Dover Island, Nova Scotia
Eastern Canada's ocean playground.
Affectionately known as Nova Scotia’s Granite Playground, Dover Island is a paradise for hikers, kayakers, bird-watchers, wave-catchers and rock climbers. The island is located just off the coast – approximately three-quarters of a mile – of West Dover, a “town” with one street located 45 minutes southwest of Halifax. Dover Island feels like the remotest place on earth, even though it’s a stone’s throw from inhabited land and the capital of the Nova Scotian province. Sheer, erratic boulders mottled with greenery plunge into the North Atlantic around the island and when fog rolls in, as it often does on Dover, it is hard to tell the difference between up, down, east, west, ocean and air. Dover Island brings out the pioneer in a person.
Dover is home to the annual, much-loved Boulderfest, a weekend-long camping and climbing trip hosted every summer by Climb Nova Scotia. Tickets for the event generally sell out in less than 24 hours and are absolutely essential for access to Dover that weekend. Any other time of the year, the island is virtually uninhabited, but for the 50 or more endangered species, including the rare Slender Blueflag Iris, that creep, crawl, and grow on its stony terrain and in its thorny briar patches and tide pools. An all-too-quiet stillness settles over the island when its animal natives, sensitive to alien presence, overhear the sounds of visitors, but they will quickly return to daily activity as you settle into your new surroundings. Curious ferrets, gulls, diving birds and mosquitos – bigger than any you can imagine – will fast become your new friends, whether you like it or not.
Getting to Dover Island isn’t for the faint of heart or light in pocket. Locals outside West Dover have barely heard of the place, and on many nautical maps, it’s referred to as Taylor Island, not Dover. Thick fog and monster swells often bombard the tiny island, even in summer, and the weather’s never predictable. Some will try to convince you against going to Dover. It’s a dangerous and volatile place. But there are ways nonetheless.
Norm the Blacksmith, who officially lives on West Dover Branch Road in West Dover, will happily let you park your car in his backyard to make the trek to Dover. Don’t expect road signs to find Norm, however: West Dover Branch Road is an unmarked dirt path and Norm lives in a red-roofed cottage near the B + B. Norm is also willing to cart adventurers and their gear to Dover Island for a nominal fee. Fifteen dollars a person (with a $75 minimum) will buy you a ride to and from Dover in Norm’s boat, some good stories and a quick tour of the surrounding area. Norm will surely tell you about Hurricane Juan back in 2003. Winds, waves and rain from the storm totally swallowed Dover Island up, and when it was all over, the island looked a lot different. Many of its house-sized boulders were split to pieces or simply washed away. At this point in Norm’s story, one can’t help but wonder about their own fate on Dover. Norm, too, makes you feel as if staying on Dover is like standing at the edge of a deep, dark precipice, with no idea if you’re going to fall or fly over. If you’d rather travel to Dover yourself, it’s easy to rent kayaks from East Coast Outfitters (2017 Lower Prospect Road, Lower Prospect, NS), if you’ve got the means to strap the kayaks to your car and drive 20 minutes between Lower Prospect and West Dover. This will cost you more, about $100 for an overnight rental of a double kayak.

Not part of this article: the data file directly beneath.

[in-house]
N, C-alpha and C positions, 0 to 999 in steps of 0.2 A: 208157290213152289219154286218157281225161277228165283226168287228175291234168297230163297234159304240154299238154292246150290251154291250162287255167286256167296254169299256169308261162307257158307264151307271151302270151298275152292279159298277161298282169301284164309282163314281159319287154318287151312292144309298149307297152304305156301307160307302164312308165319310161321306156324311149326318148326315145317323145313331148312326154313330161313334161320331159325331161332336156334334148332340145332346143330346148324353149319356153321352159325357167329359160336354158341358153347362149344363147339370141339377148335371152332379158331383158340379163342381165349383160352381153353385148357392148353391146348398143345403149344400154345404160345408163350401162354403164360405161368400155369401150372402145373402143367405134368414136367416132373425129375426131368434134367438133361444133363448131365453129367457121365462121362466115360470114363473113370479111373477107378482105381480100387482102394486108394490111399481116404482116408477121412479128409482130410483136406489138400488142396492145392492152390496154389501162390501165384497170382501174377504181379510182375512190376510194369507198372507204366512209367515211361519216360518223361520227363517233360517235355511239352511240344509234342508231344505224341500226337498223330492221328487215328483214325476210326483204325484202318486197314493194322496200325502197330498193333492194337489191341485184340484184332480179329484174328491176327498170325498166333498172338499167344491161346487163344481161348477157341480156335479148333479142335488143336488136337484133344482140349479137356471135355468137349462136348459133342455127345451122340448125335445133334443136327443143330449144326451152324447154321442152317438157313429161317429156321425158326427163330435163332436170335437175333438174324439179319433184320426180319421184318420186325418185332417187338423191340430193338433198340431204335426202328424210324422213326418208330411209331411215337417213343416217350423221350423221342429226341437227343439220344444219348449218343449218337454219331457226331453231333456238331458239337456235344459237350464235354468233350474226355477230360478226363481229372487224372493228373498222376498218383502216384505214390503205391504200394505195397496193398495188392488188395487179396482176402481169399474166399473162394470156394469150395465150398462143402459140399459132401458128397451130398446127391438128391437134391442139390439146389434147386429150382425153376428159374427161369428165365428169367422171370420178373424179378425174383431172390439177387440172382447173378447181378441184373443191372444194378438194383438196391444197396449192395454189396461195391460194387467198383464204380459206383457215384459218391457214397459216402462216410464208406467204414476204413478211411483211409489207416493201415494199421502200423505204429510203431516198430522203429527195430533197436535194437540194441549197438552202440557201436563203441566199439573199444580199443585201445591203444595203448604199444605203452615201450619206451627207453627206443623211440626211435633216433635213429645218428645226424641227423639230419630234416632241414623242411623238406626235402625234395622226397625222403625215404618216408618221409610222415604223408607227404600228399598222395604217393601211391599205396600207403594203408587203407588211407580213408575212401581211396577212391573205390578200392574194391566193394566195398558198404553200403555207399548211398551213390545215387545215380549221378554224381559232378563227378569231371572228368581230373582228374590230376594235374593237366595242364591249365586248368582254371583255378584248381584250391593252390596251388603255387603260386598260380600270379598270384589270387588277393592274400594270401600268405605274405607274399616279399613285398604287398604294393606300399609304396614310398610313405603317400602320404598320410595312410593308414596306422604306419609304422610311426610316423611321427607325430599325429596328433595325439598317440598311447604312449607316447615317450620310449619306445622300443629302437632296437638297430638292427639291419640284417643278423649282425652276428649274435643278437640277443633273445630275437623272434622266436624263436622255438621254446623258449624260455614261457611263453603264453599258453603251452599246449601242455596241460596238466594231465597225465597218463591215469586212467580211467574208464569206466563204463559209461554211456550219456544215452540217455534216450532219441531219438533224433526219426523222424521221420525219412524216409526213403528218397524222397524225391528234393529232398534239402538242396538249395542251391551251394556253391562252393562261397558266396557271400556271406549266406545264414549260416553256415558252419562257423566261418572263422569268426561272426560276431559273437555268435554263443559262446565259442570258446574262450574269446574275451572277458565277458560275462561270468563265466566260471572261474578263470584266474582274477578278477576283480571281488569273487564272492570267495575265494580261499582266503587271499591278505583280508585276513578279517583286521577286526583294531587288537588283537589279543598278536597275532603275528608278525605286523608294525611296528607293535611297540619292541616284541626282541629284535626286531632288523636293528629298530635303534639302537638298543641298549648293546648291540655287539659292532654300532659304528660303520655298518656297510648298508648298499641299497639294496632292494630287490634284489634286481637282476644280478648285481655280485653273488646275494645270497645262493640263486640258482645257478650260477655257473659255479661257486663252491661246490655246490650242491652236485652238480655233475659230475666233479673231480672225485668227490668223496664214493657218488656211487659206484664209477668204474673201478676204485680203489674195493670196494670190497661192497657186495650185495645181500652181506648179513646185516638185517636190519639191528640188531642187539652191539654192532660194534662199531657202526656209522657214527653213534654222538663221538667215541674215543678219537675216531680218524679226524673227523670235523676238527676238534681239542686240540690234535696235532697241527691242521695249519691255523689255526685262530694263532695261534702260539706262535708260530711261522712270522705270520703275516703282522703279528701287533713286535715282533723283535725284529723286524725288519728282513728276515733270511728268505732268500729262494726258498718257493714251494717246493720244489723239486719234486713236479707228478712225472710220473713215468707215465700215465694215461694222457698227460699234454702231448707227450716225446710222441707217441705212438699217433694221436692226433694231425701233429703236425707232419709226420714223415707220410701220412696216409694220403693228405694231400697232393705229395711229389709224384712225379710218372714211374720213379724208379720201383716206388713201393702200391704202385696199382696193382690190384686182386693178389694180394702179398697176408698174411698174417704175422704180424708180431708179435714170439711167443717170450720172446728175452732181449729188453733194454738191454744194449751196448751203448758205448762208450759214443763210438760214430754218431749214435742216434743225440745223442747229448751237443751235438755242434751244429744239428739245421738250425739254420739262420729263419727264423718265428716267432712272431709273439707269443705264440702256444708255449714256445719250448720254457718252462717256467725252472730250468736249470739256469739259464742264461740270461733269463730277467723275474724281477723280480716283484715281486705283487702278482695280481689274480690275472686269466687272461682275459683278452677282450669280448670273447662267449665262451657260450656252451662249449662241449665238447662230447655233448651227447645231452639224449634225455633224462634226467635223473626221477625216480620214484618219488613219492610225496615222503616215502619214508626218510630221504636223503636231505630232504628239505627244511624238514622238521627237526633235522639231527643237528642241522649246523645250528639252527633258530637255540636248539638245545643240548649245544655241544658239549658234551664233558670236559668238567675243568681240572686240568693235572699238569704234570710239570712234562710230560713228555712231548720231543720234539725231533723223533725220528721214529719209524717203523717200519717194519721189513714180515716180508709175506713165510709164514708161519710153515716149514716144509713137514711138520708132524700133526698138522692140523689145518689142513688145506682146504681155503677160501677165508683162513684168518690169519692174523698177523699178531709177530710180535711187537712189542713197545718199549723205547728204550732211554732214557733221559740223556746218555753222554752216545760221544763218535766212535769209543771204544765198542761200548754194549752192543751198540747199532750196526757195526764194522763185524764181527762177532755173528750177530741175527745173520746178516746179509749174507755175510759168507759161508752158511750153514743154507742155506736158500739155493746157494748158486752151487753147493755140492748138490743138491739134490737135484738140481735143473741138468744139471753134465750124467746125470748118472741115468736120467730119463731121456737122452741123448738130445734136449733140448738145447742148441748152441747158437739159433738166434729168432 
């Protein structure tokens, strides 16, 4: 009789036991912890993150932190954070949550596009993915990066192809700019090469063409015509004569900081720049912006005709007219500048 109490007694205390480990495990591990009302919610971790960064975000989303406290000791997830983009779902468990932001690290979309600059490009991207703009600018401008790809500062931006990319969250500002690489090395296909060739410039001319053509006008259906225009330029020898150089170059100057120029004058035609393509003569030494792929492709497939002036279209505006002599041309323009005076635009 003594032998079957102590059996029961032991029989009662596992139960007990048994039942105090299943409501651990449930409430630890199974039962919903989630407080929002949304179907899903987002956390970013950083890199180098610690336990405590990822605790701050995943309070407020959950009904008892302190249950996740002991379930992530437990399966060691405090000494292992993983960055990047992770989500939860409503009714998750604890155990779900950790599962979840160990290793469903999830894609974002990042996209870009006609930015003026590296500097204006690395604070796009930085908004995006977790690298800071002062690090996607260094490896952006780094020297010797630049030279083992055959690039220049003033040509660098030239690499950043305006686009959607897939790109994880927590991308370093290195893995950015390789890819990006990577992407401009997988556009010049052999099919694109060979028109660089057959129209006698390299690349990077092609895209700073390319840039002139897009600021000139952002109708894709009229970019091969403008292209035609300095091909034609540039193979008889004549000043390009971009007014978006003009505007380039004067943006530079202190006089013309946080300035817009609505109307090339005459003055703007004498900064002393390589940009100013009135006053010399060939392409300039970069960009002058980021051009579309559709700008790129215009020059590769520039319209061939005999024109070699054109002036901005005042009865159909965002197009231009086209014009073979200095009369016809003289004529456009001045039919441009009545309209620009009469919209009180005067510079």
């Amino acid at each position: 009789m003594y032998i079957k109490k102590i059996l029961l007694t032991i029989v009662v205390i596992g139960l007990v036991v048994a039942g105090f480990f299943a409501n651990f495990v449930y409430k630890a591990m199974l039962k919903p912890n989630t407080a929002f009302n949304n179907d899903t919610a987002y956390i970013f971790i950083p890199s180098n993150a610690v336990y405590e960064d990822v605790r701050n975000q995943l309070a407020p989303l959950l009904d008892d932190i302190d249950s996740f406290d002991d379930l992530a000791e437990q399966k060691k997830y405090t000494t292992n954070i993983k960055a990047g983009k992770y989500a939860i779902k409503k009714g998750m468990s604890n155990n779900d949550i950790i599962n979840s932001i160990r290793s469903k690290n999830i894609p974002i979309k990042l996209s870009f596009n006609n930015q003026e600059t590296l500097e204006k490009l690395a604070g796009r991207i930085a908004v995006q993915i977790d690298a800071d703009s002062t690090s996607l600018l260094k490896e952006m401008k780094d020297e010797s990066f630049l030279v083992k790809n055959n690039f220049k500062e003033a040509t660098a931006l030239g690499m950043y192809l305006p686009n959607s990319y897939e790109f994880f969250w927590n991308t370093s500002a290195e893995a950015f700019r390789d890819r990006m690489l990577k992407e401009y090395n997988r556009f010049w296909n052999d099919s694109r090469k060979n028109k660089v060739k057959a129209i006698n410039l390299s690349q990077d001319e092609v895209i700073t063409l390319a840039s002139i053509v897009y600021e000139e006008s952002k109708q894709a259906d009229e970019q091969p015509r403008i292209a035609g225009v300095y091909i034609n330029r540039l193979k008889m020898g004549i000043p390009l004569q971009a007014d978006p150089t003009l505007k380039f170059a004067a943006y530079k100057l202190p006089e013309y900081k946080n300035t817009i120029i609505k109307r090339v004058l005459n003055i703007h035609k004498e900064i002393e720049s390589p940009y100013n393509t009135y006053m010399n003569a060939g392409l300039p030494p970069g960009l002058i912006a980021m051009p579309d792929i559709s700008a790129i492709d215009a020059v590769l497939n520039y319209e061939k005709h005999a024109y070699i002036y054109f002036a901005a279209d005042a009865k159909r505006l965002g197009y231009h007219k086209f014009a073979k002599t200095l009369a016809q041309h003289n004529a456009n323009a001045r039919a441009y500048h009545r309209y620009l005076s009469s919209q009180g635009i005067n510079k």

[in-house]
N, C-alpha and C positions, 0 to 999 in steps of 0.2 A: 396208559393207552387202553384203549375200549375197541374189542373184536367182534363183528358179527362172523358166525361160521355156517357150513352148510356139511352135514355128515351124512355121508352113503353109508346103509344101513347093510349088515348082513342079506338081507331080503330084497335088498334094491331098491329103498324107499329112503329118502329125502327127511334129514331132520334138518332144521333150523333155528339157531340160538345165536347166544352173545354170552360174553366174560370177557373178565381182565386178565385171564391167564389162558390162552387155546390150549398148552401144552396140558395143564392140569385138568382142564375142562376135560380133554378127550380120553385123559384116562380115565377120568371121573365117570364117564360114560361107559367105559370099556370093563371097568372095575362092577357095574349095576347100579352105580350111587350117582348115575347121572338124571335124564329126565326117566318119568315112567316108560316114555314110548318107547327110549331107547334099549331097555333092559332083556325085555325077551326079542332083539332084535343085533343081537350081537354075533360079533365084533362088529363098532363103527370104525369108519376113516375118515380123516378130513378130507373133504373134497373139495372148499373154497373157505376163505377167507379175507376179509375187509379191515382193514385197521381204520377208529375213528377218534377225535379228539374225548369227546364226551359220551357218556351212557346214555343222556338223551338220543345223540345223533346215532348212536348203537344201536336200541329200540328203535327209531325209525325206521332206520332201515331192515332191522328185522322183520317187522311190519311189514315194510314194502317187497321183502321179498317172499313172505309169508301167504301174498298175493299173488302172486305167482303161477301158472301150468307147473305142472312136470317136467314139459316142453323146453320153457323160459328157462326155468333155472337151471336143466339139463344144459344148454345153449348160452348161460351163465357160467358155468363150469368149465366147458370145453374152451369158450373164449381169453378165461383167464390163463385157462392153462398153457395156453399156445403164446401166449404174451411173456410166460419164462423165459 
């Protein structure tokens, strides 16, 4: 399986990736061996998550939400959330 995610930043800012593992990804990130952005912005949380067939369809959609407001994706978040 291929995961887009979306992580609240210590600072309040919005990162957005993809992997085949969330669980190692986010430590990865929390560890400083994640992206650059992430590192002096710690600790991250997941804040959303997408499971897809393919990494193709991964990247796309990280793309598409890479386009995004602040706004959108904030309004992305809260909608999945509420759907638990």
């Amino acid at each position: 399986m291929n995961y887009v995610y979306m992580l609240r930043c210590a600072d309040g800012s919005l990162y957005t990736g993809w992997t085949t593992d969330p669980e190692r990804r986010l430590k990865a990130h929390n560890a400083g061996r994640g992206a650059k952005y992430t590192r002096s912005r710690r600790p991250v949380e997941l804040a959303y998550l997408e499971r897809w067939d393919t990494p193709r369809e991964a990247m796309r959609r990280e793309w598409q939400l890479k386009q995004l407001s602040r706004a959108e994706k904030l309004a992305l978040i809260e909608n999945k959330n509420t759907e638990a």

Once on Dover Island, the world is yours. Follow the climber’s trail through a narrow ravine to the oceanside and you’ll find a few small, cleared areas to set up your camp. There aren’t any rules, regulations, or people on Dover, but there are still standards that many visitors follow. Set up your tent on what looks like a camp clearing, a grassy area atop a hill that overlooks a stunning bay-like formation. Waves constantly crash into your new backyard, lapping up its resilience. The campsite is covered in a haze of crisp, salty ocean spray that will keep your stuff damp and your body cool. The clearing is a great starting point for exploration of the island, because you can see both its ends from the site. Make fires where there have been fires before. Stay on the climber’s paths, which are unmarked, but for the most part visible and conspicuous. Officially, dogs have been banned from the island. Don’t leave anything when you break down your camp and say your goodbyes.
Camping on the island is free. Access to fresh water is basically non-existant, so make sure to bring your own. You’ll get sunburned, wind-blown, and all that abrasive granite stone will tear you up if you’re climbing. The constant din of buzzing mosquitos and crashing waves on Dover is staggering. The atmosphere is rough and wild and it makes you feel as if you are constantly facing something much, much larger than yourself.
Amidst the scenery, Dover Island also boasts some of Eastern Canada’s best rock climbing. There are over 100 boulder problems to tackle. They range in intensity from V0 to V10, and with names like Orgasmatron (V0), Fear Factor (V2),and Orangutan (V4), it’s easy to see where the fun lies. There’s plenty of room for invention and spontaneity on Dover too. You can turn a corner and design a route yourself; practically nothing on Dover Island is overturned. On the lee side of the island, closer to the coast, there are beautiful forests, ponds, and wildflower fields to hike through. You can go swimming and surfing in the summer too.
Know Before You Go
Take 333 South from Halifax to West Dover, just east of Peggy's Cove. Turn on West Dover Road and follow until you reach water.
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